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Astable Multivibrator vs. Charged NP-BX1 Lithium Battery

Hitching a charged, albeit worn, NP-BX1 lithium battery to the astable multivibrator produces a blinding flash:

NP-BX1 Holder - SMT pogo pins

NP-BX1 Holder – SMT pogo pins

The current pulse shows the wearable LED really takes a beating:

Astable - NP-BX1 4V - 100mA-div

Astable – NP-BX1 4V – 100mA-div

The current trace is at 100 mA/div: the pulse starts at 400 mA, which seems excessive even to me, and tapers down to 200 mA. It’s still an order of magnitude too high at the end of the pulse.

On the other paw, maybe a 14% duty cycle helps:

Astable - NP-BX1 4V - base V - 100mA-div

Astable – NP-BX1 4V – base V – 100mA-div

The top trace shows the base drive voltage dropping slightly, although I suspect the poor little transistor can’t take the strain.

The LED really does need a ballast resistor …

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Squidwrench Electronics Workshop: Session 6 Whiteboards

Coverage of capacitors as charge-storage devices, rather than filters:

Session 6 - Whiteboard 1 - overview

Session 6 – Whiteboard 1 – overview

We avoided all the calculus and derivations, taking the exponential waveform as a given for RC circuits:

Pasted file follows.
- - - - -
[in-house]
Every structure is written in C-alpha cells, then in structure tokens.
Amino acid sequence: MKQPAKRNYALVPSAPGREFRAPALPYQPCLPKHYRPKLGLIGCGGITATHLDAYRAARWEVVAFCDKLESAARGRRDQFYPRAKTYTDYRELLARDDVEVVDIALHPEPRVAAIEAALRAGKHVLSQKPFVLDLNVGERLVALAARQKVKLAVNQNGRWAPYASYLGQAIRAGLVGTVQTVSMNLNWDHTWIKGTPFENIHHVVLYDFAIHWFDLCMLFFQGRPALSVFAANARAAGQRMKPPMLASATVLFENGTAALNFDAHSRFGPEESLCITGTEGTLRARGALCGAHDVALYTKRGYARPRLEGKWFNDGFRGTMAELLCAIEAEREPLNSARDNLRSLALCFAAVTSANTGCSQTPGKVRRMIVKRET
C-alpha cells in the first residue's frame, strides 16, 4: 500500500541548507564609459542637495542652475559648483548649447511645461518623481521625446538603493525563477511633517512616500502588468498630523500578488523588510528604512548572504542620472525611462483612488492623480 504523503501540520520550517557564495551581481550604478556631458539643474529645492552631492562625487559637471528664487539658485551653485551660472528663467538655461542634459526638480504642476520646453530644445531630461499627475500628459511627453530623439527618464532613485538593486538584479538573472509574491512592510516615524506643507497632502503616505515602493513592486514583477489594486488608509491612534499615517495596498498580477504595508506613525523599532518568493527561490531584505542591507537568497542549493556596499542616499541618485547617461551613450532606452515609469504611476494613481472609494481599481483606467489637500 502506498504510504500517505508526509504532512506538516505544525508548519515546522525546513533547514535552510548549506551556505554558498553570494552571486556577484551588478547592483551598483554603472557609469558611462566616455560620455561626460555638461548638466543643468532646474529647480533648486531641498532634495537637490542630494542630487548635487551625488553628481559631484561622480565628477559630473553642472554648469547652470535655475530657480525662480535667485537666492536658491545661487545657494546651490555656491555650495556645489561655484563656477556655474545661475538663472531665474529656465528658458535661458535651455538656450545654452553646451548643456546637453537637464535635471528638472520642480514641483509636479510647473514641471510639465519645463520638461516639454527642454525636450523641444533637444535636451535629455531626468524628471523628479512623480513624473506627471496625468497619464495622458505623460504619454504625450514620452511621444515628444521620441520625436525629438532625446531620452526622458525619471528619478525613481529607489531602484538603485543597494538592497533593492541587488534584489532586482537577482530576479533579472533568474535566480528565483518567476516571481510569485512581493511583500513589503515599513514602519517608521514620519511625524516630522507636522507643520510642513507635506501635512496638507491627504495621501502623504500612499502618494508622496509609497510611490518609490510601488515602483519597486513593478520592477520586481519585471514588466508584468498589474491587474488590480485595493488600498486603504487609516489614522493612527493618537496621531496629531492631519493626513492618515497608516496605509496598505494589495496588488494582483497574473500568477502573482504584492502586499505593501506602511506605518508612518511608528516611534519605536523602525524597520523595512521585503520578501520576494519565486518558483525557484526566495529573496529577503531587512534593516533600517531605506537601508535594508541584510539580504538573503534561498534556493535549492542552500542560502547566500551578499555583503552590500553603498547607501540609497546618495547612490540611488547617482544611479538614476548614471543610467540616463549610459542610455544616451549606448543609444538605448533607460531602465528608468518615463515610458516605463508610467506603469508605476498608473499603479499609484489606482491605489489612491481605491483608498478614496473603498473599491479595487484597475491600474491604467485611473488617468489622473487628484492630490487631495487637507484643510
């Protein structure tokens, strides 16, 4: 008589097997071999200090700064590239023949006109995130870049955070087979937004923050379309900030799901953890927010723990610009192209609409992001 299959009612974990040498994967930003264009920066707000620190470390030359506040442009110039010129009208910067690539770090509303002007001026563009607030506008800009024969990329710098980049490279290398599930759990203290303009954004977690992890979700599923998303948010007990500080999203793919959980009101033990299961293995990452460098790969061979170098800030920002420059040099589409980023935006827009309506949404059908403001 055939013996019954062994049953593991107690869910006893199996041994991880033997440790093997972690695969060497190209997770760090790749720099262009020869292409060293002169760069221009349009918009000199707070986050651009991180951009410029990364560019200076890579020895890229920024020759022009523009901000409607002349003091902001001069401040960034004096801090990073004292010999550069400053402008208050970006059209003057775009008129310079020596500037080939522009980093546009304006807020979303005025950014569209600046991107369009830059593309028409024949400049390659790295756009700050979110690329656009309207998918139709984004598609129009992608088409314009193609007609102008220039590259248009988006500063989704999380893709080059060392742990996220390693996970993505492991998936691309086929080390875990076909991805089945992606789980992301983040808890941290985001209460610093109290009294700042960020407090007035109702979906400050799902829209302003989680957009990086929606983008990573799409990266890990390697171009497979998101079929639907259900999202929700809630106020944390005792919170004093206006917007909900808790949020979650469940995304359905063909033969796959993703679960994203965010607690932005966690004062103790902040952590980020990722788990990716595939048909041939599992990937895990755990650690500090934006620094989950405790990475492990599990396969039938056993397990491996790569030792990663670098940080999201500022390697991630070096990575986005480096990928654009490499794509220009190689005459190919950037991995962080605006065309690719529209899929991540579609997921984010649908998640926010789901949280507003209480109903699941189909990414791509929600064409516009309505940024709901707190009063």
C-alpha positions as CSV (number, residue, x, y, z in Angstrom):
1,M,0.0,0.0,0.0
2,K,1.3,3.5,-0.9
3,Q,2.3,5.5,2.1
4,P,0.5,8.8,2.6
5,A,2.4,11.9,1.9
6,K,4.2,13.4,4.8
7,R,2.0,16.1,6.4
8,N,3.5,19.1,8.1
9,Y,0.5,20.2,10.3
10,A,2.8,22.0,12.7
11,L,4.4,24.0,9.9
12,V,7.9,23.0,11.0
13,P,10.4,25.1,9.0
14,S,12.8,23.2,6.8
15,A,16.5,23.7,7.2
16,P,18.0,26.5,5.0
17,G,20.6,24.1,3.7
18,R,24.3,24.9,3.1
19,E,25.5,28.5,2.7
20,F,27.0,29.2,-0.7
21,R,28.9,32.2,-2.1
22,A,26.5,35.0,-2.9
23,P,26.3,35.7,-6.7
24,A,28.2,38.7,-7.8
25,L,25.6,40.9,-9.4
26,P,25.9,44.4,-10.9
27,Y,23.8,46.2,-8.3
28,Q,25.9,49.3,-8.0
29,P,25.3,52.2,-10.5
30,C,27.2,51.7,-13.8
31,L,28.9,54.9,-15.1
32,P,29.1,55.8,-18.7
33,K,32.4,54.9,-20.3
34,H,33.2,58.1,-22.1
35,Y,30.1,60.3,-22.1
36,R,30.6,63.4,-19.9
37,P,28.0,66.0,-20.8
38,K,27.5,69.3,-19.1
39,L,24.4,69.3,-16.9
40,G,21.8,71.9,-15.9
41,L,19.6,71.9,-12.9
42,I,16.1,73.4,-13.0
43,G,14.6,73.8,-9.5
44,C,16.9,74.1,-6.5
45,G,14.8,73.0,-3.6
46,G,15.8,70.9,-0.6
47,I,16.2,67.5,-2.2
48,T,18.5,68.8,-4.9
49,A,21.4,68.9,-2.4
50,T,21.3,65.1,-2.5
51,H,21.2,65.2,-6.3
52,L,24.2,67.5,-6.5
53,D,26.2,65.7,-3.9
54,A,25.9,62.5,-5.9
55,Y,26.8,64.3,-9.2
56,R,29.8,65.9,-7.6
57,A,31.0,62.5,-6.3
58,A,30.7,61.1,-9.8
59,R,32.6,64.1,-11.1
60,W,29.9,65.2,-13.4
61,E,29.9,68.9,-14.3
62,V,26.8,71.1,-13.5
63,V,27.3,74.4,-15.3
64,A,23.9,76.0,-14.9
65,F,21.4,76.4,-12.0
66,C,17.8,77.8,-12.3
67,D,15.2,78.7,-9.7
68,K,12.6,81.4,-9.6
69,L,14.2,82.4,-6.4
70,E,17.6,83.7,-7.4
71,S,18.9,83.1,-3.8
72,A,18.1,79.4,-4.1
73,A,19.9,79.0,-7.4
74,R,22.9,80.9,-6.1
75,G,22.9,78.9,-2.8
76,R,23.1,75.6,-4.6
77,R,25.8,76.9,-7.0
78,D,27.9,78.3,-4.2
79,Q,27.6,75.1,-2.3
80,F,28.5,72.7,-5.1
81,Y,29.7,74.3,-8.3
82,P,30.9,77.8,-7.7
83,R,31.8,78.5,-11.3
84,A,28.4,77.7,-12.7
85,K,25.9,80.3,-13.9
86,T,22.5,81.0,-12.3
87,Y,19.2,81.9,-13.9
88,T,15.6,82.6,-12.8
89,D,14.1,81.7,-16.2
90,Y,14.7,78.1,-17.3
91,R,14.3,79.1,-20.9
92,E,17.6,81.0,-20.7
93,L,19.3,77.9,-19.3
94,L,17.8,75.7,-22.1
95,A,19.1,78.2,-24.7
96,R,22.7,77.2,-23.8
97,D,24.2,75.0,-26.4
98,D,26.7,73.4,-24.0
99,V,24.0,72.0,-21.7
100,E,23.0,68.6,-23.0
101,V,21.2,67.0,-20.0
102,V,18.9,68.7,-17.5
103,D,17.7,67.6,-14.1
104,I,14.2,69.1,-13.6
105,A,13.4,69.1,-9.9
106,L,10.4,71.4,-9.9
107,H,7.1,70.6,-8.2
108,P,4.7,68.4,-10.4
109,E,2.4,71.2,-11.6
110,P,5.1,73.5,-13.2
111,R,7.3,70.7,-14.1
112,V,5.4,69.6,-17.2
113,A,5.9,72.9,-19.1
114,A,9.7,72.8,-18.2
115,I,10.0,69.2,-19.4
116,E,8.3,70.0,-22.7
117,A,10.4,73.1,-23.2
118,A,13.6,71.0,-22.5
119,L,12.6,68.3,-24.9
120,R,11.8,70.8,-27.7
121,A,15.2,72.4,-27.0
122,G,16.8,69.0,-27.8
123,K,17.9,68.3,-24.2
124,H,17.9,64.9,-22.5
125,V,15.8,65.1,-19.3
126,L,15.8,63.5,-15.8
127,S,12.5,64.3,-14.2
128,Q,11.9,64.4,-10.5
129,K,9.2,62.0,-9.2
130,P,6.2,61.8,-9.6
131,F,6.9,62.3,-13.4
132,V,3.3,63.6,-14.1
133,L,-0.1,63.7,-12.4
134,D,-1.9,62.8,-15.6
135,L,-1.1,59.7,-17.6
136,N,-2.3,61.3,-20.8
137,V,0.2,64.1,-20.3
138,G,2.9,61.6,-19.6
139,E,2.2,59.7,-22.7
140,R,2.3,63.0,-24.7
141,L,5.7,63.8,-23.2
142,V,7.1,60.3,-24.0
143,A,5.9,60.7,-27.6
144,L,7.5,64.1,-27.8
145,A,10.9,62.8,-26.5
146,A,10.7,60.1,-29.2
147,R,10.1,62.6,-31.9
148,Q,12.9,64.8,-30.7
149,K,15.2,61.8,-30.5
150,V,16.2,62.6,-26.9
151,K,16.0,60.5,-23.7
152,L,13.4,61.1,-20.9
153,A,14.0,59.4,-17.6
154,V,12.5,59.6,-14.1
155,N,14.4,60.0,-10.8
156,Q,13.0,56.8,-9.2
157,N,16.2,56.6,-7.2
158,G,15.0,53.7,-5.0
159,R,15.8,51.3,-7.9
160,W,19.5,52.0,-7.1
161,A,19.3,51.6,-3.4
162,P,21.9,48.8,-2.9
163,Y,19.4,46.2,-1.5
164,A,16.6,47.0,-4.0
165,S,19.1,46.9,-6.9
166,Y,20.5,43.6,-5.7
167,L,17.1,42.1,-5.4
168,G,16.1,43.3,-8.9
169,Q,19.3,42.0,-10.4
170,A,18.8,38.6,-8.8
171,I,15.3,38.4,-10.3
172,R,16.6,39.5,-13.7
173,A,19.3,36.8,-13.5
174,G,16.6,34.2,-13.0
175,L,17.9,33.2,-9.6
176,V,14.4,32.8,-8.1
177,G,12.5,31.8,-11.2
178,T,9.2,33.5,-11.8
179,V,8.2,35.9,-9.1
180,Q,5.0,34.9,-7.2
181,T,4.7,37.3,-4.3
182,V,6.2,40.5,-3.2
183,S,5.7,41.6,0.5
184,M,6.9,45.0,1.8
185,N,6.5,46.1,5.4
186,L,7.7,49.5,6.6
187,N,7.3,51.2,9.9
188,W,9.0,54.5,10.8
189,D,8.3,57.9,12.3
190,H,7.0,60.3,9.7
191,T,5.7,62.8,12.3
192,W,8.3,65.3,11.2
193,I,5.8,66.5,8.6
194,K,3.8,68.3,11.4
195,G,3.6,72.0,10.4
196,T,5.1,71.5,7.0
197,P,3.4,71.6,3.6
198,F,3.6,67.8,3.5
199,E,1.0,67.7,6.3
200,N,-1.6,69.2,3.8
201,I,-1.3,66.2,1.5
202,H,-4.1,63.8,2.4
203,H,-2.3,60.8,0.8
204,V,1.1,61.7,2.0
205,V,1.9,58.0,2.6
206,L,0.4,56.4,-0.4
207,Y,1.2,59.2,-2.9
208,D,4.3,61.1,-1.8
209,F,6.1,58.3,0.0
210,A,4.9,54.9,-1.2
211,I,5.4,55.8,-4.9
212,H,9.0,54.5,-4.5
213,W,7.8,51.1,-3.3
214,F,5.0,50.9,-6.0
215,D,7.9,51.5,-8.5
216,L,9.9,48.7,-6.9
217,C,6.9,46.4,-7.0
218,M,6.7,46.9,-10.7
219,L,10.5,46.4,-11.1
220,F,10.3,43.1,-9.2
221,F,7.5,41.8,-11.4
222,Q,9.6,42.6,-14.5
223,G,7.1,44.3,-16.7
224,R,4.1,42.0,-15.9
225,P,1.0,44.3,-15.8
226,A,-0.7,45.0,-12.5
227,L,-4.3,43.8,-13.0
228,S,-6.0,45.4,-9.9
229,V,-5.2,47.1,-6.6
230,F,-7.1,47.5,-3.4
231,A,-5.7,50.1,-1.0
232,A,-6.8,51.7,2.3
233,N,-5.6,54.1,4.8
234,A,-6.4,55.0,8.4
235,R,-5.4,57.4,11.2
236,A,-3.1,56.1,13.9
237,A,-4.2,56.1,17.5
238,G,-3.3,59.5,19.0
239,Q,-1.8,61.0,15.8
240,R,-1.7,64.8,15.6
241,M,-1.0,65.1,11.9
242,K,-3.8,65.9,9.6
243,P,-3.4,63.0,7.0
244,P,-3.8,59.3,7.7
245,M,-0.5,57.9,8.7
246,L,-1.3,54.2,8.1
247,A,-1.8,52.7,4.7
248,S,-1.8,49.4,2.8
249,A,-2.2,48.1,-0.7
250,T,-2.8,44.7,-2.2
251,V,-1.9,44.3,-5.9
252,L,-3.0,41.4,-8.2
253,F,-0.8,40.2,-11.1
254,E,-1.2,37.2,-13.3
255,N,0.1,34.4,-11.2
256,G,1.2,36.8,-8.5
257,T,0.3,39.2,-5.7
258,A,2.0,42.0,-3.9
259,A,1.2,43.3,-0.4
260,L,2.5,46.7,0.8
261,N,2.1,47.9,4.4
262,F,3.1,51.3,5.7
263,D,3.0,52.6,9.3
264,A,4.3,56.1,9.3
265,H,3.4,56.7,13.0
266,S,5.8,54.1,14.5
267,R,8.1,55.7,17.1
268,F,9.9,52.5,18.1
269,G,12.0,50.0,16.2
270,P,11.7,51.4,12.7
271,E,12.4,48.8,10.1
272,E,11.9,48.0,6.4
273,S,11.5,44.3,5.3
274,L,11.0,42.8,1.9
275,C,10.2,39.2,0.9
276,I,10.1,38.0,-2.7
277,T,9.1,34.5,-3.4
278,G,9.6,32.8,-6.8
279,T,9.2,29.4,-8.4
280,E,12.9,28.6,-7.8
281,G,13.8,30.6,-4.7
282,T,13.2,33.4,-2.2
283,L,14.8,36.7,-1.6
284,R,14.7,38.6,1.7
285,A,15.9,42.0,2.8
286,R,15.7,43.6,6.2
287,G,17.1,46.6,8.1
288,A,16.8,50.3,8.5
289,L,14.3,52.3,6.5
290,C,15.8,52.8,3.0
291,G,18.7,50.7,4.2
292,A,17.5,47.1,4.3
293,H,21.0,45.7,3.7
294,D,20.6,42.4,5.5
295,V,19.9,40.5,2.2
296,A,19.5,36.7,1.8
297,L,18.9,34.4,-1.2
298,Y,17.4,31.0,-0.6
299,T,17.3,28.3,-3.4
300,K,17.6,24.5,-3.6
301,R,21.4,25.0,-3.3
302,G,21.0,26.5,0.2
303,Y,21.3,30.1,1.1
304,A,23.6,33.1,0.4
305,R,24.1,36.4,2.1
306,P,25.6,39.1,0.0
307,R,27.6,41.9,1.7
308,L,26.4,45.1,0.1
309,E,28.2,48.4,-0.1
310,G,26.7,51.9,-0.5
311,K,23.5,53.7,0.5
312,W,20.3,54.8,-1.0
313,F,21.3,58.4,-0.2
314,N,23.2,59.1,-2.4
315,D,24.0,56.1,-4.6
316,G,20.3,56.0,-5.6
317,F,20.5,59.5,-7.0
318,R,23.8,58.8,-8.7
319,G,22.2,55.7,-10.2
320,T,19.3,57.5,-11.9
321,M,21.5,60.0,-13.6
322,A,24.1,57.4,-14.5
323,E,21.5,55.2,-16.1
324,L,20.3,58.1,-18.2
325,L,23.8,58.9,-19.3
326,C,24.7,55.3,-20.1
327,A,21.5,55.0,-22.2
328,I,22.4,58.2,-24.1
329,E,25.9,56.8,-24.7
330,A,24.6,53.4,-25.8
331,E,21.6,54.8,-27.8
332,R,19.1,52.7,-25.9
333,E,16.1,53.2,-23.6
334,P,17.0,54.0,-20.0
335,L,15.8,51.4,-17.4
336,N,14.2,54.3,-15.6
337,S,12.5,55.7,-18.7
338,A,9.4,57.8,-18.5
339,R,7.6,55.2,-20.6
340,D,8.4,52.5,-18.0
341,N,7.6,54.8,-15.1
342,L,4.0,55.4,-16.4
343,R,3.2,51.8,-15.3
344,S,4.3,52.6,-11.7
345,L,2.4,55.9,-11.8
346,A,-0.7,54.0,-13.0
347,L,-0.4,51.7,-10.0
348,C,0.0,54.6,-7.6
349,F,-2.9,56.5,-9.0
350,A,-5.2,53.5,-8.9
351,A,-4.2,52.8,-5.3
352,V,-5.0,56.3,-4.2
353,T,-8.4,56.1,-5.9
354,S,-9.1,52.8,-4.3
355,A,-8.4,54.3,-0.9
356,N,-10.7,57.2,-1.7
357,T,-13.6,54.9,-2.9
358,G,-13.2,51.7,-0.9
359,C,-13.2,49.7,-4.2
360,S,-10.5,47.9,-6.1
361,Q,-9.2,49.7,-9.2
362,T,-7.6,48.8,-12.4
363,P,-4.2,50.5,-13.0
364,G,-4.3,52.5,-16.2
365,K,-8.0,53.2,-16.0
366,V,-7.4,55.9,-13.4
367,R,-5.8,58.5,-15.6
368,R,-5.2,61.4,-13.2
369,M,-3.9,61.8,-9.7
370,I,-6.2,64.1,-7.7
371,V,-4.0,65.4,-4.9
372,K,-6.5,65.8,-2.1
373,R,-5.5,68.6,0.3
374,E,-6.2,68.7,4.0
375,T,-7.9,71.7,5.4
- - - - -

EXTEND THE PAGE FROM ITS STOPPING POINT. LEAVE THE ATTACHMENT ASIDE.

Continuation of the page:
Session 6 - Whiteboard 1 - exponential detail

Session 6 – Whiteboard 1 – exponential detail

Discussions of dielectrics, plate spacing / area, and suchlike:

Session 6 - Whiteboard 1 - dielectric permittivity

Session 6 – Whiteboard 1 – dielectric permittivity

Some handwaving discussion of construction, electrolytic capacitor innards, and The Plague:

Session 6 - Whiteboard 1 - cap construction

Session 6 – Whiteboard 1 – cap construction

A 1 F cap charged through a 1.8 kΩ resistor during most of the session to show what an 1800 s time constant looked like. Nope, it never quite got to the 3.5 V from the power supply, even when we all decided it was time to shut down!

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Monthly Image: AMP Plug Board

Around 1960, somebody my father knew at the Harrisburg AMP factory gave me a chunk of plugboard bandsawed from a scrapped computer or industrial controller, because he knew I’d enjoy it:

AMP Plug Board

AMP Plug Board

He was right.

I spent months rearranging those little cubes (some with cryptic legends!) into meaningful (to me) patterns, plugging cables between vital spots, and imagining how the whole thing worked:

AMP Plug Board - detail

AMP Plug Board – detail

Long springs ran through the notches under the top of the blocks to connect the plug shells to circuit ground. The ends of the steel rails (still!) have raw bandsaw cuts, some of the blocks were sliced in two, the tip contact array behind the panel wasn’t included, and none of that mattered in the least.

Only a fraction of the original treasure trove survives. It was absolutely my favorite “toy” ever.

Quite some years ago, our Larval Engineer assembled the pattern you see; the hardware still had some attraction.

I’ve asked Mary to toss it in the hole with whatever’s left of me, when that day arrives …